Quantitative and Qualitative Variables in Statistics
A variable in statistics could be a name, number, quantity or a characteristic. Height, eye colour, goals, weight, sex, or type are all variables. The values of these variables change and therefore the name. A child’s height can vary between the ages of 5 to 12 and different children in the same age group can be of different heights. This is an instance of a variable.
Variables can be distinguished into quantitative and qualitative variables.
Quantitative or numeric variables are measurable. They can be counted or quantified. Some examples are:
- Height of a child
- Number of marks obtained in a test
- Price of tickets on various bus routes
- Age of a respondent
- Number of hours worked
Qualitative variables are not measurable and cannot be counted or quantified. Some examples are:
- Which country were you born in?
- What is the color of your hair?
- Do you work from home or at the office?
- Which industry do you work in?
- Was the exam easy or hard?
Qualitative variables help us better understand the story behind the measurables. They answer questions about qualitative preferences.
Take a look at this table. Observe the data labels. In this table, ID, name, class and gender are all qualitative variables. The number of marks obtained is quantitative data.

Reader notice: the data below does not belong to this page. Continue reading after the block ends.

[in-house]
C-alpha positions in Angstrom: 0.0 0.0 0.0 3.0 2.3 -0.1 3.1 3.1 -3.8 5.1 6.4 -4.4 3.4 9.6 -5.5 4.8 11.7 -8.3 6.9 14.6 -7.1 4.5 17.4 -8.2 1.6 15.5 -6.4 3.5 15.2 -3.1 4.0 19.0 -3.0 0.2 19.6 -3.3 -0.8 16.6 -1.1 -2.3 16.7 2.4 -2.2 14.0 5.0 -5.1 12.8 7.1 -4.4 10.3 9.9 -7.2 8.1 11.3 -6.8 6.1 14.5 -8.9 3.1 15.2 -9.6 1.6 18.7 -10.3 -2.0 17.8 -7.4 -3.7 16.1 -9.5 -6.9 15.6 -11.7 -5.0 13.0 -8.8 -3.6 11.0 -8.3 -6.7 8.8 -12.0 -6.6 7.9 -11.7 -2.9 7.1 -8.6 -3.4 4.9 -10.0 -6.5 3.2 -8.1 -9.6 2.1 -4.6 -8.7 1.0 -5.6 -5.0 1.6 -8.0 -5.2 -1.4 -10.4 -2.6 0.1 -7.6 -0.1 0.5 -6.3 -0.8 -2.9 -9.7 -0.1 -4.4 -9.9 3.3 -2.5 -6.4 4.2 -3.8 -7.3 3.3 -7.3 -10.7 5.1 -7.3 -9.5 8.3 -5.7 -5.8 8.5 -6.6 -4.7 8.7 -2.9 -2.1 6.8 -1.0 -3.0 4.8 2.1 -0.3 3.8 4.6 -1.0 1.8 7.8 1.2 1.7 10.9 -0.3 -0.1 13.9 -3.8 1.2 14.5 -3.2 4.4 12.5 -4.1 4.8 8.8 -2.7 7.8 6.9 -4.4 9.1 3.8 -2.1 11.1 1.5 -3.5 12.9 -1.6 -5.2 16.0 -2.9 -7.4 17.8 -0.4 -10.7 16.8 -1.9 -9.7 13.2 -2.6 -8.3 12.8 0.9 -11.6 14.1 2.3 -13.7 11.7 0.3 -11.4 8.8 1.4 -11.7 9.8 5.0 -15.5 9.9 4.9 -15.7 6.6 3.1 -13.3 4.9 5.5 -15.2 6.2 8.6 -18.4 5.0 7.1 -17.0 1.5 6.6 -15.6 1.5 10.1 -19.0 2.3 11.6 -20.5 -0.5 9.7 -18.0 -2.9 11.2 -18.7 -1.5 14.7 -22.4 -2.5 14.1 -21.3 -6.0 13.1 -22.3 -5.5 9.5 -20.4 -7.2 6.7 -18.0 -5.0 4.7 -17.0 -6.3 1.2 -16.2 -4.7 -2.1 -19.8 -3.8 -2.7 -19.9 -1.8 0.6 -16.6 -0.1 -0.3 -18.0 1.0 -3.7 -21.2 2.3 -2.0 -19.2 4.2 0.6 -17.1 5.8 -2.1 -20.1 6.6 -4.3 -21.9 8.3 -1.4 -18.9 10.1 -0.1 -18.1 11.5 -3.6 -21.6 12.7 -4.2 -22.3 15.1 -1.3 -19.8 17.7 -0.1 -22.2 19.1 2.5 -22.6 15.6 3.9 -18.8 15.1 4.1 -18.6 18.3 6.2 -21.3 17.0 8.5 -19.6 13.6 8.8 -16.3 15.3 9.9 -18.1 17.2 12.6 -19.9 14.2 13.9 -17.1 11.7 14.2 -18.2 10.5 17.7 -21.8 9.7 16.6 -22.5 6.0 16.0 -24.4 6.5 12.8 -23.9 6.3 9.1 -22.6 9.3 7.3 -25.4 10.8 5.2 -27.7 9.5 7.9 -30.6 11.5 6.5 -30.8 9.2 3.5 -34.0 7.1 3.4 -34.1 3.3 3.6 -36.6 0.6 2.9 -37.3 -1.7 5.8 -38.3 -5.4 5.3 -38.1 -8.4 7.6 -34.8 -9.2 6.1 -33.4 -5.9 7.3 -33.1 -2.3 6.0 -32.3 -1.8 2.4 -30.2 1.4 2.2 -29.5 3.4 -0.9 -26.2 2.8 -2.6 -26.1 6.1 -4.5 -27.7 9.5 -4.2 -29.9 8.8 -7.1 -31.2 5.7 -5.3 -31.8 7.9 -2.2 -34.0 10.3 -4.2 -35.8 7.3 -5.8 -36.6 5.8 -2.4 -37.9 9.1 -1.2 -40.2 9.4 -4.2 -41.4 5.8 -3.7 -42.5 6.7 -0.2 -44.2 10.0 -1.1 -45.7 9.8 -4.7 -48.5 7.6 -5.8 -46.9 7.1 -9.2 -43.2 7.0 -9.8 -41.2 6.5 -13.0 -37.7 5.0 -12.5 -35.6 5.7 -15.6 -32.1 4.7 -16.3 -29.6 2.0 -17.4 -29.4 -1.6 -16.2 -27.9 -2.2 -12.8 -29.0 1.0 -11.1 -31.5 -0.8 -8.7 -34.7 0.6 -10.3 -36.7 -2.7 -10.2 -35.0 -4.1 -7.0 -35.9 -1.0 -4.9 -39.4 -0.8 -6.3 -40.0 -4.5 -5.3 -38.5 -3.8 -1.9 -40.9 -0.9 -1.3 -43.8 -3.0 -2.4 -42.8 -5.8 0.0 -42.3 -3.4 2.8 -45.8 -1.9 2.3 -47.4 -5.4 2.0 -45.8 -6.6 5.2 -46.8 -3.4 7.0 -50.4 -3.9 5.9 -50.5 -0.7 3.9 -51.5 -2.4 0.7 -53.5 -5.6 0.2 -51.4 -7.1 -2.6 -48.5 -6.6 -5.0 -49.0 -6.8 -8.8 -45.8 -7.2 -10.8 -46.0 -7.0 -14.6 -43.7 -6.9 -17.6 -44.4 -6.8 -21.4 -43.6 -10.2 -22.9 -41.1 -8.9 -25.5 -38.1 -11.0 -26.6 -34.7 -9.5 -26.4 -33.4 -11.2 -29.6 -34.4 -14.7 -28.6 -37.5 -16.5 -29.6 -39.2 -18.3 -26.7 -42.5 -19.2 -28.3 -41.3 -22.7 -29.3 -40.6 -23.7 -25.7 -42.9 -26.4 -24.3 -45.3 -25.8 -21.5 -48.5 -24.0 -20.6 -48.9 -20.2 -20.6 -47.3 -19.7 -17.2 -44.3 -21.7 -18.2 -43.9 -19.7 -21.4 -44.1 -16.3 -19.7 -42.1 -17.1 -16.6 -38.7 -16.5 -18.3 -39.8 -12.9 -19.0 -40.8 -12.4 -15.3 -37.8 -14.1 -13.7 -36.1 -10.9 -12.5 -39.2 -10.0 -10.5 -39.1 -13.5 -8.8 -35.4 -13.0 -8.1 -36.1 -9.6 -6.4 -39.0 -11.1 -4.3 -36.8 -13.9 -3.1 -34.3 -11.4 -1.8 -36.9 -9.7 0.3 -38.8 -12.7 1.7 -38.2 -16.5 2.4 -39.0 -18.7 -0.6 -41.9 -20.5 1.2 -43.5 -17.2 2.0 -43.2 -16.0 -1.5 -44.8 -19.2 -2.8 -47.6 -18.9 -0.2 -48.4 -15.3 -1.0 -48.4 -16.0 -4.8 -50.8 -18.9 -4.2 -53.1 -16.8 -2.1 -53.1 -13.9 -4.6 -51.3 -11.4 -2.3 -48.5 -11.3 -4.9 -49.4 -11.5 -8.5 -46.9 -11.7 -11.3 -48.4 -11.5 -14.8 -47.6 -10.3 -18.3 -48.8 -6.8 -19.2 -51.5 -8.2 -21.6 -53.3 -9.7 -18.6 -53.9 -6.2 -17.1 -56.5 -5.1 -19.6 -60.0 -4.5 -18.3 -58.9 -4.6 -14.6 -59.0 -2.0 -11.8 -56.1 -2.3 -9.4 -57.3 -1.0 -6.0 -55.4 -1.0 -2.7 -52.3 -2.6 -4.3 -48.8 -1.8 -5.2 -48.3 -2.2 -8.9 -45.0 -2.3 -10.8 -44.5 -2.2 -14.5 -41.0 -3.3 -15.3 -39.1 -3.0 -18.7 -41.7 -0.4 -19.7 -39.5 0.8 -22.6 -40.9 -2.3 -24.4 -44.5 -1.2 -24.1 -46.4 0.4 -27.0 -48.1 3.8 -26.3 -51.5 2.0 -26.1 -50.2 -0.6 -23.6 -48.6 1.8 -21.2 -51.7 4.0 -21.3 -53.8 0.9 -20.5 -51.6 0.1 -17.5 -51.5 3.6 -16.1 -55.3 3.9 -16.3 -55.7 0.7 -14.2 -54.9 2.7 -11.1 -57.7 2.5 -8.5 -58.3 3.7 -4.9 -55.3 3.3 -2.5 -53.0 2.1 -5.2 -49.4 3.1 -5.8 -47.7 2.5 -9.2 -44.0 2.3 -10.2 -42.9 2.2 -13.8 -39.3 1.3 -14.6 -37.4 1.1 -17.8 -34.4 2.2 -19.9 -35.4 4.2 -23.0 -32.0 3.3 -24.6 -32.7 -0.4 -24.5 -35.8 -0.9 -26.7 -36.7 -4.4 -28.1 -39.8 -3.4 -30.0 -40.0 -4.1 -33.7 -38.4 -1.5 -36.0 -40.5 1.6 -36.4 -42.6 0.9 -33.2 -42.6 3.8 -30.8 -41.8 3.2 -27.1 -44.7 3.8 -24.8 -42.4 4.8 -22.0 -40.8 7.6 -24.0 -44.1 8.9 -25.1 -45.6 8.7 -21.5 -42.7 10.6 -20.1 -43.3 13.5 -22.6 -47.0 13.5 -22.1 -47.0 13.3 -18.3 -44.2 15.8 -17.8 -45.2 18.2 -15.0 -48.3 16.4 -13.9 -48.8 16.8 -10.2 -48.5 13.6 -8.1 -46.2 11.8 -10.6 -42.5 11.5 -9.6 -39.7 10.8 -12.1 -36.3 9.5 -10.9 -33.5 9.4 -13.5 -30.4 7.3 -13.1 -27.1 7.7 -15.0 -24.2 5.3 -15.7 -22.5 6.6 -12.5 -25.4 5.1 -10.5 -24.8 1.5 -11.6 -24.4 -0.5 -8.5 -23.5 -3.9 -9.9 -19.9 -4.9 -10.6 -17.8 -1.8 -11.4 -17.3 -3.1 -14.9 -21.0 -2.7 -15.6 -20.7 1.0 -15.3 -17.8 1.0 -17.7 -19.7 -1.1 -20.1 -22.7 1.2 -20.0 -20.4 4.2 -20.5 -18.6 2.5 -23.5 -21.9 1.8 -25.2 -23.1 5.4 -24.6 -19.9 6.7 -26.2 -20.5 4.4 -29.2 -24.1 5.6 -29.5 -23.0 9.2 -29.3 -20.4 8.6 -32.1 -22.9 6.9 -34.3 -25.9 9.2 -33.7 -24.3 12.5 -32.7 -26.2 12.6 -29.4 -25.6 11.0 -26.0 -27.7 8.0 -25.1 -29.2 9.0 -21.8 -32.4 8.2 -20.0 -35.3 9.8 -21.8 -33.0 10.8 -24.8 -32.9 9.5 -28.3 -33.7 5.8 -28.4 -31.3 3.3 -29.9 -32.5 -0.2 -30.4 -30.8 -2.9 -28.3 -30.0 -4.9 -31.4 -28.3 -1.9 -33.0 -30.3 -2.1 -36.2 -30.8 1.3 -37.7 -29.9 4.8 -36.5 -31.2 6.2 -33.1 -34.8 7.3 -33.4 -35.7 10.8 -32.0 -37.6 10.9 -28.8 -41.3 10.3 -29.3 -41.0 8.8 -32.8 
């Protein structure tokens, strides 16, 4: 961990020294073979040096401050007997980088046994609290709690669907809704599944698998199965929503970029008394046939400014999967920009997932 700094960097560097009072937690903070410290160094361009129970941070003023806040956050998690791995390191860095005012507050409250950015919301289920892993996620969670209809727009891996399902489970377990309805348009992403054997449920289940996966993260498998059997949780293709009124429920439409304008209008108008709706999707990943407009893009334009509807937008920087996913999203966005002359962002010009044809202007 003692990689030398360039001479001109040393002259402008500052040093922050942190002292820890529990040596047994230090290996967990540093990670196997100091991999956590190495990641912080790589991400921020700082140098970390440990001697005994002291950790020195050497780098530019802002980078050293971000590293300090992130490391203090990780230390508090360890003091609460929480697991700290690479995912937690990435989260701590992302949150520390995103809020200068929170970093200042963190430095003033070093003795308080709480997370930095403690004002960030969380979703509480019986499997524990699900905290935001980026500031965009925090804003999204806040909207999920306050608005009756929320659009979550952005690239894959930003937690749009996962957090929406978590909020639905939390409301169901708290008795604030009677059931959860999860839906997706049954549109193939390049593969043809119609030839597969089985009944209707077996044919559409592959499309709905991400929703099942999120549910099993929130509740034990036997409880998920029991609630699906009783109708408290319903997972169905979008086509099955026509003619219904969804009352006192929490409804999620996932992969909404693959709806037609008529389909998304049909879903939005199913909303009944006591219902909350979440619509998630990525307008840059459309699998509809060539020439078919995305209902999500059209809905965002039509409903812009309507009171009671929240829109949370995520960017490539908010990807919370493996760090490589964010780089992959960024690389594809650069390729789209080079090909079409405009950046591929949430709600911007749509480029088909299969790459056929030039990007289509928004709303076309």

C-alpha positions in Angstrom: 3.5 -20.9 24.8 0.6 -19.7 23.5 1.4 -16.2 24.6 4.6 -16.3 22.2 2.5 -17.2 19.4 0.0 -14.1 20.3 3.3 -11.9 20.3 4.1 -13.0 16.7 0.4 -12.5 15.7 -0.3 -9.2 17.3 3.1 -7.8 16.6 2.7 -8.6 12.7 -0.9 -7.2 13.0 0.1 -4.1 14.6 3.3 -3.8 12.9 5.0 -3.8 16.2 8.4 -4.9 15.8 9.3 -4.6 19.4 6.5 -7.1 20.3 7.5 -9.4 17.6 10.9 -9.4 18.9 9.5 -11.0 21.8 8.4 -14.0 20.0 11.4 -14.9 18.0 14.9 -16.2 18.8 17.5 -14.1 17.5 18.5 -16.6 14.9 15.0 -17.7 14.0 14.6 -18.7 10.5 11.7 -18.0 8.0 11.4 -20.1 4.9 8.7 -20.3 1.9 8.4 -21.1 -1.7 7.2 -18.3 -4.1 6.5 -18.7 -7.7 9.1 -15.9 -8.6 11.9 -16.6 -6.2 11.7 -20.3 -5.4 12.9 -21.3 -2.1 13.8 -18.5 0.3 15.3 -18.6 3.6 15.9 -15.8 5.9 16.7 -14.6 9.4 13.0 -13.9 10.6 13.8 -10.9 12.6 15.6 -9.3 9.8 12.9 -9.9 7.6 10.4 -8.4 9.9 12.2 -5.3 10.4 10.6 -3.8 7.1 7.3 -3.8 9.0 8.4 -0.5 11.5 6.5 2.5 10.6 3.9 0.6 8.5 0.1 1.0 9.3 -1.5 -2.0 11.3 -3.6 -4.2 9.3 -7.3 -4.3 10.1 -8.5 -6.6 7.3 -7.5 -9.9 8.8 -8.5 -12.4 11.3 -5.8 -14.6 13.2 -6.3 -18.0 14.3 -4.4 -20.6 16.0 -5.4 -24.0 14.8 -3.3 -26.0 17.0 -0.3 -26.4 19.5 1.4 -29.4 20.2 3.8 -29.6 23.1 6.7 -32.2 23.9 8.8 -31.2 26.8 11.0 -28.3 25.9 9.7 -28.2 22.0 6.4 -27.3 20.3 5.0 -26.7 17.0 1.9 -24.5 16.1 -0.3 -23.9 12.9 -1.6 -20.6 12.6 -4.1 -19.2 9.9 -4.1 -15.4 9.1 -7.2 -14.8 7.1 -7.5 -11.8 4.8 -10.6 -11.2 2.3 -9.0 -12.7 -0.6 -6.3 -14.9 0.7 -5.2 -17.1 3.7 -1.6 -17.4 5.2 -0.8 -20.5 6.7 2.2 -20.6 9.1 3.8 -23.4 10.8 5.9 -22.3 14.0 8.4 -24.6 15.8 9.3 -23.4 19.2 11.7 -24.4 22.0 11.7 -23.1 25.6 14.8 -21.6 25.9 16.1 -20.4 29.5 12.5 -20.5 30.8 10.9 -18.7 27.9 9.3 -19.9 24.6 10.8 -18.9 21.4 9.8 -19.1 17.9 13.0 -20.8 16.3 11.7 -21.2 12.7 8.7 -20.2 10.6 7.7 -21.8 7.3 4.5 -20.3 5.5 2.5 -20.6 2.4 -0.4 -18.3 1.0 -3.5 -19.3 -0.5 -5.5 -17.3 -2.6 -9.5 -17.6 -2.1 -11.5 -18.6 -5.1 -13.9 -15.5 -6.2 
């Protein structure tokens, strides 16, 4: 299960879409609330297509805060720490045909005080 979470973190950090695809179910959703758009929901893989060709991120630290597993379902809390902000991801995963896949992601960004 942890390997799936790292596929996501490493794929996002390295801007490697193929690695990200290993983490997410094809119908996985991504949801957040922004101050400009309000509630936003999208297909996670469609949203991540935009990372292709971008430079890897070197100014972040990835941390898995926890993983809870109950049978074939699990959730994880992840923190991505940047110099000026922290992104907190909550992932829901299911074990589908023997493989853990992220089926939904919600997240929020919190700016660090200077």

It is important to categorize variables into quantitative and qualitative variables. Both these variables are important while collecting data from a population.
Quantitative variables can further be segregated into discrete and continuous variables. Discrete variables have finite options while continuous variables have infinite options. The number of children in a class is an example of a discrete variable while the height of the children in the class could be a continuous variable. The children’s height may be approximated to the closest whole number, when in fact they could be 4 ft, 4 ft 1 inch, 4 ft 3 inches and so on.
Qualitative variables are segregated into nominal and ordinal variables.
Nominal variables do not have an ordering but allow for category assigning. Color of your hair or eyes is an example where no ordering is possible. Each response is distinct from the other. Ordinal variables on the other hand have an order of categorisation. Is the weather in Bangalore poor, good or great? In this question the responses can be categorized and have an in-built order in this case the quality of the weather.
In reading, understanding and interpreting both quantitative and qualitative variables the study under question becomes richer in meaning, and with better outcomes.